The American Civil Liberties of Harvard Law encourages you all to make your voice heard and demand that Congress respect the principle that everybody deserves a day in court before being imprisoned for life.  We are circulating a petition demanding that Congress repeal Sections 1021 and 1022 of the NDAA.  To sign it, you can go to our online survey at

We also invite you to “The NDAA and Indefinite Detention in American Law,” a discussion with Professors Noah Feldman and Jack Goldsmith of the prime issues surrounding the NDAA.  The discussion will be co-sponsored by ACLU-HLS, the Federalist Society, and the American Constitution Society and will take place on Wednesday, February 29 from 12 p.m. to 1 p.m. at Ames Courtroom.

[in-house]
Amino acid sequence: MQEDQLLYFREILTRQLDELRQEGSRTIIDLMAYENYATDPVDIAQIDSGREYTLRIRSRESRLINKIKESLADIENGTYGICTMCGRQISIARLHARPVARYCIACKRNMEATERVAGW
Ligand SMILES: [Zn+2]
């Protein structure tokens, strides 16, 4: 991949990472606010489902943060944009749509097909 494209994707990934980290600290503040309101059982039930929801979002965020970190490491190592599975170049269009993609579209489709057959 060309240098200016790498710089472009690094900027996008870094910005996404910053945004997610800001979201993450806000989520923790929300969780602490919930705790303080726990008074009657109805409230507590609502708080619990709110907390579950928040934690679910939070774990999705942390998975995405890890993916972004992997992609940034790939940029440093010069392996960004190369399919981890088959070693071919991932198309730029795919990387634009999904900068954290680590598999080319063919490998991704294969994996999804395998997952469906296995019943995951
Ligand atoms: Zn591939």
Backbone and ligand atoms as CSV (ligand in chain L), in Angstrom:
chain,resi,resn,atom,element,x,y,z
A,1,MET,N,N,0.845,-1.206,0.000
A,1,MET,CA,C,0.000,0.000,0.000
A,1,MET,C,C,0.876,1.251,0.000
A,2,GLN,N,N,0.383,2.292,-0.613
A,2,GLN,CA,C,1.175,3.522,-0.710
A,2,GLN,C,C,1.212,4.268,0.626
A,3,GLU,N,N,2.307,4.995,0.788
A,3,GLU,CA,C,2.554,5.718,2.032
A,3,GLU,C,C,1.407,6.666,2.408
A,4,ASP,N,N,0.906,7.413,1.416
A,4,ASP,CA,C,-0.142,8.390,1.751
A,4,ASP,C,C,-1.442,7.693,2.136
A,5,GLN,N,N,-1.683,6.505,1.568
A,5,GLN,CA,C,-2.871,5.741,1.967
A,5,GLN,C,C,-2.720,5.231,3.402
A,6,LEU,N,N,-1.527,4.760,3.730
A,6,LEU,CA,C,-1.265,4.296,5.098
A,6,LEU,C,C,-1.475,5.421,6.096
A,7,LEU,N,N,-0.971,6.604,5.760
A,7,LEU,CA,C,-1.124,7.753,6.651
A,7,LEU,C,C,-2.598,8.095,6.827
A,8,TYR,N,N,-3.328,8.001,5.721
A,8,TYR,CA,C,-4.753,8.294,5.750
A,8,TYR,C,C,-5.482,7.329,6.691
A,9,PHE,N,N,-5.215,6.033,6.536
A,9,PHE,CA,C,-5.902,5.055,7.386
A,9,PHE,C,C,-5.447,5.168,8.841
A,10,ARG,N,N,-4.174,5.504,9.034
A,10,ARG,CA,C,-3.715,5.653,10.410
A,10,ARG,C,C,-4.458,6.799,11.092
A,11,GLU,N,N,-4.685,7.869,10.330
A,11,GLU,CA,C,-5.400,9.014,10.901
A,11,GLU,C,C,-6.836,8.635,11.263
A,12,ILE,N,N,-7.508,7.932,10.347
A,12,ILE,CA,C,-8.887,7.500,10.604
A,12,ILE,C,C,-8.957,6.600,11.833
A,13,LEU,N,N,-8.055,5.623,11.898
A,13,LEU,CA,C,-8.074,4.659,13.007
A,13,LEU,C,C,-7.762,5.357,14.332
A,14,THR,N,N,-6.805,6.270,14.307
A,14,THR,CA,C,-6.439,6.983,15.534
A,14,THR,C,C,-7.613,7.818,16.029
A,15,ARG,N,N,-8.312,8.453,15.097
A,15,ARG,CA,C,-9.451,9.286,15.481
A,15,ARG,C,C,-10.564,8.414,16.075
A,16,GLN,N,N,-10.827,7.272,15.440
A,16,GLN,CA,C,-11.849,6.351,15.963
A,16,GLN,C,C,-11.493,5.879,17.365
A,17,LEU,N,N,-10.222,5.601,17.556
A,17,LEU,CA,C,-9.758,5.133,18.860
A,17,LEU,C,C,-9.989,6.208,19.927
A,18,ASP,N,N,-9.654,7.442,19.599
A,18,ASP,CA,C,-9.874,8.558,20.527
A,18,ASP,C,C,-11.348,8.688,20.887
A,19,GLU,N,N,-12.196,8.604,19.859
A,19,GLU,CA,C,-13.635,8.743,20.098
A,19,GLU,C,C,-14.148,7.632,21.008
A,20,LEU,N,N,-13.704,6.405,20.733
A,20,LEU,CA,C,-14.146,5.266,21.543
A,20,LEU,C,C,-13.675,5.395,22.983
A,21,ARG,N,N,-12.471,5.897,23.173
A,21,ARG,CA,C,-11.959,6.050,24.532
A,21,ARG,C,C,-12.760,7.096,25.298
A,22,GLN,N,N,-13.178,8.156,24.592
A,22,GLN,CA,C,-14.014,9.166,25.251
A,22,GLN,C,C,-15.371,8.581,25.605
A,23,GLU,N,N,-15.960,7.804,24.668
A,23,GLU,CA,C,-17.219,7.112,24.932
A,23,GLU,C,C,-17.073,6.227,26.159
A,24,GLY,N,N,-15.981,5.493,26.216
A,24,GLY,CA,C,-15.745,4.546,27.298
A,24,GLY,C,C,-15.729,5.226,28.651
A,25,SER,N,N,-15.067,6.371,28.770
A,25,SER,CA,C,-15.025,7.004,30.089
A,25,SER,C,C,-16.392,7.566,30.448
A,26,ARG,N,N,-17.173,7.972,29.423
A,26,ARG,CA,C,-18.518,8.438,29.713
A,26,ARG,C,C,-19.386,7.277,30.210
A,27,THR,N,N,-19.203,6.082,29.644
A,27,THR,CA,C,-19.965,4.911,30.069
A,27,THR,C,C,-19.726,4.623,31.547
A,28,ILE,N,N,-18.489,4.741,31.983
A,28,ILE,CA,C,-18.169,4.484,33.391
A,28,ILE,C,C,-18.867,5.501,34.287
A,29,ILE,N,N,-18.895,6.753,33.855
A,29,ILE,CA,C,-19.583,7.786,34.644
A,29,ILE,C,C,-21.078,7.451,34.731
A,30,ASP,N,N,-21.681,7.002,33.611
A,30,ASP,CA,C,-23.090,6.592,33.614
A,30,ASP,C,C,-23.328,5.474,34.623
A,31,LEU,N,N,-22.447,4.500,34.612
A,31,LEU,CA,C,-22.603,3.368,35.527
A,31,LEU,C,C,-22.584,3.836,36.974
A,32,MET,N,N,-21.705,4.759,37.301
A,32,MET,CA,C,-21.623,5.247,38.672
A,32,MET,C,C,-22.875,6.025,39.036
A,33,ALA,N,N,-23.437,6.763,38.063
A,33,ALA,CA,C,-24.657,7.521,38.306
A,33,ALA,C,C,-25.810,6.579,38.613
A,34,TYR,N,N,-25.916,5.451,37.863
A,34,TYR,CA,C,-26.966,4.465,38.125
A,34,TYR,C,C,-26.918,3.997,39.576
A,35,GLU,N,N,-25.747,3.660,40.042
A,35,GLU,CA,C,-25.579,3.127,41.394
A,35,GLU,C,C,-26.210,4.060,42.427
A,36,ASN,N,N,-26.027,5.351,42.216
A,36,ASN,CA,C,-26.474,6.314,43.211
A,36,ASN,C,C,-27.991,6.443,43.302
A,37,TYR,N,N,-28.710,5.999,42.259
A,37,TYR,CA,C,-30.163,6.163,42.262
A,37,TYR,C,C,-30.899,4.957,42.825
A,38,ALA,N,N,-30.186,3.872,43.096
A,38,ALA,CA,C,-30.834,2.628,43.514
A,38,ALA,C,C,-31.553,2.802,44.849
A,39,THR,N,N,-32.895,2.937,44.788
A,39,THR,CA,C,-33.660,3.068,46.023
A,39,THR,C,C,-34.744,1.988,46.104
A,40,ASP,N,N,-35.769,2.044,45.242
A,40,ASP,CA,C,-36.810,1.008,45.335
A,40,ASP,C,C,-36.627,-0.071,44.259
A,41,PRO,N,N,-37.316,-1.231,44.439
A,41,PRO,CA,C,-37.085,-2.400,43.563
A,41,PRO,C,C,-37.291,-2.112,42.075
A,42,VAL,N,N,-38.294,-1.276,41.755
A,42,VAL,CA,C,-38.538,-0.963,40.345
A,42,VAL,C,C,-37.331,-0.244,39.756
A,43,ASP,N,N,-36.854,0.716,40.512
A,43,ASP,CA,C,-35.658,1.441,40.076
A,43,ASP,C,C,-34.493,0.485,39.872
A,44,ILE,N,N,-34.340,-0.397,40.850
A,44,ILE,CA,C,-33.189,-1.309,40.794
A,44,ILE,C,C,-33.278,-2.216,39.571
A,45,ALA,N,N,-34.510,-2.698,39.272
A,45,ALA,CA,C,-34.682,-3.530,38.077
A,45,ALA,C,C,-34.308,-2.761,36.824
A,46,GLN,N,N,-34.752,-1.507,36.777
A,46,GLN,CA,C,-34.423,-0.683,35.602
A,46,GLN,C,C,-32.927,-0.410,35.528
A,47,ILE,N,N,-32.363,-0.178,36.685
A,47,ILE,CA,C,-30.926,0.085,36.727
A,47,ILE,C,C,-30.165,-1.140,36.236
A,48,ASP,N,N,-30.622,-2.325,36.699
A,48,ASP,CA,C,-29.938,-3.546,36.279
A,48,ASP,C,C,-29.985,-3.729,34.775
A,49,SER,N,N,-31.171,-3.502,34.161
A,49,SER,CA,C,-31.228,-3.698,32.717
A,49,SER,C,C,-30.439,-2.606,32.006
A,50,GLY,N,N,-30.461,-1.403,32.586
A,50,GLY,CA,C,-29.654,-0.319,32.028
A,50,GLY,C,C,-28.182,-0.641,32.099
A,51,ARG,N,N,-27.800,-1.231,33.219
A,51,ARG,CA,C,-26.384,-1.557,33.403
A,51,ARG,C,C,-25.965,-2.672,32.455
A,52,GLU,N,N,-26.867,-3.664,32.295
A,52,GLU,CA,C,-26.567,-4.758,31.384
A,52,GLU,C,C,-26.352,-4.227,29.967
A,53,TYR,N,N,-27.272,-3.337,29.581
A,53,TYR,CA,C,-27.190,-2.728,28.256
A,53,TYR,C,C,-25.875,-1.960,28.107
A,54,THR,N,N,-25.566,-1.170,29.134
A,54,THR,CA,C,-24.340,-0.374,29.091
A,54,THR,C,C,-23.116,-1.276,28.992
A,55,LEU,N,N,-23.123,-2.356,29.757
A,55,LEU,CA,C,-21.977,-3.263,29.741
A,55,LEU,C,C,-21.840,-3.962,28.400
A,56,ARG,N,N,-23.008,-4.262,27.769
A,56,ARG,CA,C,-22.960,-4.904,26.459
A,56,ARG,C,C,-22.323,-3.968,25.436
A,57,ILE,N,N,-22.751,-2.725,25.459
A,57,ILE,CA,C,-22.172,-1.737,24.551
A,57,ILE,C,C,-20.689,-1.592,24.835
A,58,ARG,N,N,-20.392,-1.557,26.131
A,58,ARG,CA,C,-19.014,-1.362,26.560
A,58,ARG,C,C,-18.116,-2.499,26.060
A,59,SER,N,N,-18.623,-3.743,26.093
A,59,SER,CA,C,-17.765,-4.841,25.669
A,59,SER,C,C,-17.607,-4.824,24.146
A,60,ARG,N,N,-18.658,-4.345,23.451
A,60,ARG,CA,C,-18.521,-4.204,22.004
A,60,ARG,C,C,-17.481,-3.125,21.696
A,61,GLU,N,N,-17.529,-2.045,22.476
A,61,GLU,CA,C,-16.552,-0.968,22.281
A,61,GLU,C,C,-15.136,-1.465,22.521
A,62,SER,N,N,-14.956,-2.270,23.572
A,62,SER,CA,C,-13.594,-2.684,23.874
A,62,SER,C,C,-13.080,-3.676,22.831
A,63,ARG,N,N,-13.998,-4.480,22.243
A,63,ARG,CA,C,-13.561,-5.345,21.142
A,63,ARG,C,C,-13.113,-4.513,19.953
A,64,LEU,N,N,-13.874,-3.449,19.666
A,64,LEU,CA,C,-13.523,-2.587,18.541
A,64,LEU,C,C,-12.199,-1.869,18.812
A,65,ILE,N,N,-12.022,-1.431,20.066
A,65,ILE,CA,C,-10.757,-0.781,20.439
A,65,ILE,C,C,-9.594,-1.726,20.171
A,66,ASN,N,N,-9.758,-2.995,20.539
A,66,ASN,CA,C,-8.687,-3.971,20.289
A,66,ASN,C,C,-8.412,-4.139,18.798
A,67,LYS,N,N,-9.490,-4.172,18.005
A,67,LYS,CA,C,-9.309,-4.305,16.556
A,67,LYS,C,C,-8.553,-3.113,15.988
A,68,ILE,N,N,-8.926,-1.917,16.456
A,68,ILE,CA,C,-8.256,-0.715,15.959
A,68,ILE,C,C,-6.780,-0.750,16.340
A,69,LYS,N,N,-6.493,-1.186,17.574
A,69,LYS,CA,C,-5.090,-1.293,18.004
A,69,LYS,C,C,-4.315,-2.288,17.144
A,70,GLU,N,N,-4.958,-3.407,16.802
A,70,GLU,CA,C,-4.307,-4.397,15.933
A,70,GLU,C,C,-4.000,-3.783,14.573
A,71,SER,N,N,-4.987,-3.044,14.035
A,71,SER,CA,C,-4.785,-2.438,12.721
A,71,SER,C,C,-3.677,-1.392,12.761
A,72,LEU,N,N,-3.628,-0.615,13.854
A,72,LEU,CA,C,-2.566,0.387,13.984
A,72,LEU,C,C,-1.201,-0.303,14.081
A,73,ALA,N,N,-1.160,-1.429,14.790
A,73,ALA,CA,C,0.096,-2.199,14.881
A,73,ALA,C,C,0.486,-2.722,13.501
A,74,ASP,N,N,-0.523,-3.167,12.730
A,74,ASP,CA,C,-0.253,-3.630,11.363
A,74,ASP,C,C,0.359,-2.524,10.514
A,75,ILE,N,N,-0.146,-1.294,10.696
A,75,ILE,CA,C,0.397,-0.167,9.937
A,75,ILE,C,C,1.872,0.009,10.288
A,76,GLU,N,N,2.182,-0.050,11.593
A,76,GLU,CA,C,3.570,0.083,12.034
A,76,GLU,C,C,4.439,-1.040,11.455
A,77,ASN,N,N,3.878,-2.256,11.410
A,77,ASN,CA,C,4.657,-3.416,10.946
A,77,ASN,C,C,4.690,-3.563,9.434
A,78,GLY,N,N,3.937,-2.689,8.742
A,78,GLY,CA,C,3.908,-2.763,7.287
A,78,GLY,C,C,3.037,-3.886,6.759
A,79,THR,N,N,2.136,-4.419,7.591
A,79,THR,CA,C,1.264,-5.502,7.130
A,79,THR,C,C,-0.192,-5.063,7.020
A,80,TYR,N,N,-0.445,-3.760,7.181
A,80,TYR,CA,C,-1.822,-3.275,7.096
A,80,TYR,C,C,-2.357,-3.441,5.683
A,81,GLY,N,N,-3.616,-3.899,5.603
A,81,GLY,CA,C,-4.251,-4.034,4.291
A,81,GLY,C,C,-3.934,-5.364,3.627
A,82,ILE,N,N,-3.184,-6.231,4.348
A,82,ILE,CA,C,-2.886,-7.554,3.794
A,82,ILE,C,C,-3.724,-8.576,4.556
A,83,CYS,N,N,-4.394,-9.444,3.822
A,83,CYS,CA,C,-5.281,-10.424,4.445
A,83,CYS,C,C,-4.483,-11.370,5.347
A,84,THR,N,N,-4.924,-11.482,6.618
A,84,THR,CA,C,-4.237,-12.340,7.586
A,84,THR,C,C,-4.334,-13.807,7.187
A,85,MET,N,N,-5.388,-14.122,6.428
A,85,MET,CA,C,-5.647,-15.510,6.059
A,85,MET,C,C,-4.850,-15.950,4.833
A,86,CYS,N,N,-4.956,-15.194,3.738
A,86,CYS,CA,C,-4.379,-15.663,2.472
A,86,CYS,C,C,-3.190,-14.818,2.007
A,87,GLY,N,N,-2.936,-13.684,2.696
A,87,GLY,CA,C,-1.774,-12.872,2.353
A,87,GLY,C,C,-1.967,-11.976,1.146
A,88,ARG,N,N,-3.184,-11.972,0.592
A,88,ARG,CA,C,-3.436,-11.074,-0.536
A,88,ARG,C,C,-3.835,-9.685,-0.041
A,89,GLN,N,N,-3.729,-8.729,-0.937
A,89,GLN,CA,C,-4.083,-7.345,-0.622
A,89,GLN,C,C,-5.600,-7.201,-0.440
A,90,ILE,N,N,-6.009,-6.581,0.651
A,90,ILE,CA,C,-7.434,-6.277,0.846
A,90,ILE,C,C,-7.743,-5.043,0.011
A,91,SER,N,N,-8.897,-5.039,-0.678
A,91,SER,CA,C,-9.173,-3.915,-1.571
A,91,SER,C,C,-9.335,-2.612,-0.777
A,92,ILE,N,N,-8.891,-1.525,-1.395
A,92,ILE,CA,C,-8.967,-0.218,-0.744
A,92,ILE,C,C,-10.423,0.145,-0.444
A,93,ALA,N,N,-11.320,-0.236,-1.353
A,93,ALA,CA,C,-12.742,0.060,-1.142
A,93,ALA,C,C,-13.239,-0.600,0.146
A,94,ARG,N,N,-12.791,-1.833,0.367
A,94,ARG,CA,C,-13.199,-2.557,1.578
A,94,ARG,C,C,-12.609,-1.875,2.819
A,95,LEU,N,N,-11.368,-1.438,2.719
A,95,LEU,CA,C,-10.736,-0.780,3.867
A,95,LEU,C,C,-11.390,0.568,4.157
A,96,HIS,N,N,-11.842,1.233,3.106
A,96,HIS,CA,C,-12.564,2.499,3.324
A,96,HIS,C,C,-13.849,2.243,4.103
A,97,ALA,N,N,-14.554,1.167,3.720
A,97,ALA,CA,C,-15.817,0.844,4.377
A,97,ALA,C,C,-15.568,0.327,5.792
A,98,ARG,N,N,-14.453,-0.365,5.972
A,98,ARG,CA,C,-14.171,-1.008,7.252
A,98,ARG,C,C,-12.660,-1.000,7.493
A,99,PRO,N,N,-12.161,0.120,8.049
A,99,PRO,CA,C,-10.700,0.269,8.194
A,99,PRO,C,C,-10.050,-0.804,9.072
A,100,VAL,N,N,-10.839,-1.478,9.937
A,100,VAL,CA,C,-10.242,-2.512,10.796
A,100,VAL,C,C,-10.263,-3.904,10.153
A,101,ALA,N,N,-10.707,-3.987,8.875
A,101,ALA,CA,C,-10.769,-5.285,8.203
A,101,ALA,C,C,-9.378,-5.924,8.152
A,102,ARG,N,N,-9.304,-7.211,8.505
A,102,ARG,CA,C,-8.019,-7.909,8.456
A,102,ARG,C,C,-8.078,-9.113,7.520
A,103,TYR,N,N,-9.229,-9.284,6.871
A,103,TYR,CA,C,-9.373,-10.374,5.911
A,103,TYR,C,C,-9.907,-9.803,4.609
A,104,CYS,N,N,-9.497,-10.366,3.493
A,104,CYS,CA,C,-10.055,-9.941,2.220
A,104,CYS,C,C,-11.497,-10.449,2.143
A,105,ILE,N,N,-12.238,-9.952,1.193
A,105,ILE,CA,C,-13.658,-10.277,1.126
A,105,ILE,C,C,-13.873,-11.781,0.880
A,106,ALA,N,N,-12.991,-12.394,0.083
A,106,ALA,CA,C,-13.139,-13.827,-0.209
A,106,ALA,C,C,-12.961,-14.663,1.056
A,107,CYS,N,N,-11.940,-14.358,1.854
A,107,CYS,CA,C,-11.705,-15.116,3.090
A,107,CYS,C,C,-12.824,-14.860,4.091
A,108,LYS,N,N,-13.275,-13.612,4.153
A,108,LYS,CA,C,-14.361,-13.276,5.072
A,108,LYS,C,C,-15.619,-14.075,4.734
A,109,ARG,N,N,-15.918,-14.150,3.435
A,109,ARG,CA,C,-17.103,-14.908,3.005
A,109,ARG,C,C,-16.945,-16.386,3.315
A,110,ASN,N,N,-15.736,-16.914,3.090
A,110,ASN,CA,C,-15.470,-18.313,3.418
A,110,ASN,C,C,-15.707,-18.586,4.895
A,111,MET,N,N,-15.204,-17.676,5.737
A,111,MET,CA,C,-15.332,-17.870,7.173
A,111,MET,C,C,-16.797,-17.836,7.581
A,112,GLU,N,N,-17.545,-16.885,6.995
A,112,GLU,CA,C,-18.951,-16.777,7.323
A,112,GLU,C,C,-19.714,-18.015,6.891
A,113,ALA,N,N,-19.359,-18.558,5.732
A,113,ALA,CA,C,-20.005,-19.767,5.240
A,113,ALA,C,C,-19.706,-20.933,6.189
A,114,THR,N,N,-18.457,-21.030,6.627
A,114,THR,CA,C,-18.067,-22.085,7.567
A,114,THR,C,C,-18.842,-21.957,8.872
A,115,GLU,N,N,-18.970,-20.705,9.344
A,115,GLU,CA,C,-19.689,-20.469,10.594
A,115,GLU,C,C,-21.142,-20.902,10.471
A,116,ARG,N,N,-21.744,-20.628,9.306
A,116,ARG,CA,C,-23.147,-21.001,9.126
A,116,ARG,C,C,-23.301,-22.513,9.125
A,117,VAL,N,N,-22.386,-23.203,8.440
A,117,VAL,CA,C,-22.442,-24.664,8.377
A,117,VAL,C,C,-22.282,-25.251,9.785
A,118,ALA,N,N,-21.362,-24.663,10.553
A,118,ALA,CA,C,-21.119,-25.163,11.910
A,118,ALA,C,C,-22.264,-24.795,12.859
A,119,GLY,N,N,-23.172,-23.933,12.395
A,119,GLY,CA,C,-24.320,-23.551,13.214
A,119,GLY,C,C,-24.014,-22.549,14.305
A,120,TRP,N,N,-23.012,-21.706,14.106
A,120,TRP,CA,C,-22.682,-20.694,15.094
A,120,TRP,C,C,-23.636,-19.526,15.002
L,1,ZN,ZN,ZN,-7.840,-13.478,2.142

Ariel Schneller, Law ’12, is a member of the executive board of American Civil Liberties Union, Harvard Law School Chapter.


Inside the Grand Jury:
DOJ Counterespionage Section: Attorney Patrick Murphy *
DOJ Counterespionage Section: Attorney Deborah Curtis *
Eastern District of Virginia: AUSA Bob Wiechering
Eastern District of Virginia: AUSA Tracy McCormick
Eastern District of Virginia: AUSA Karen Dunn
Unspecified number of Grand Jurors
Court Steganographer
David House

Directly outside the Grand Jury:
Mike Condon, FBI Agent from Washington, D.C. field office
James Farmer, Chief of Anti-Terrorism and National Security Unit at the
U.S. Attorney’s Office in D. Mass
Peter Krupp, David House’s attorney

Record begins: 4:10pm
[David House is sworn in and informed of his rights]
Patrick Murphy: Would you please state your full name for the record?
David House: My name is David House.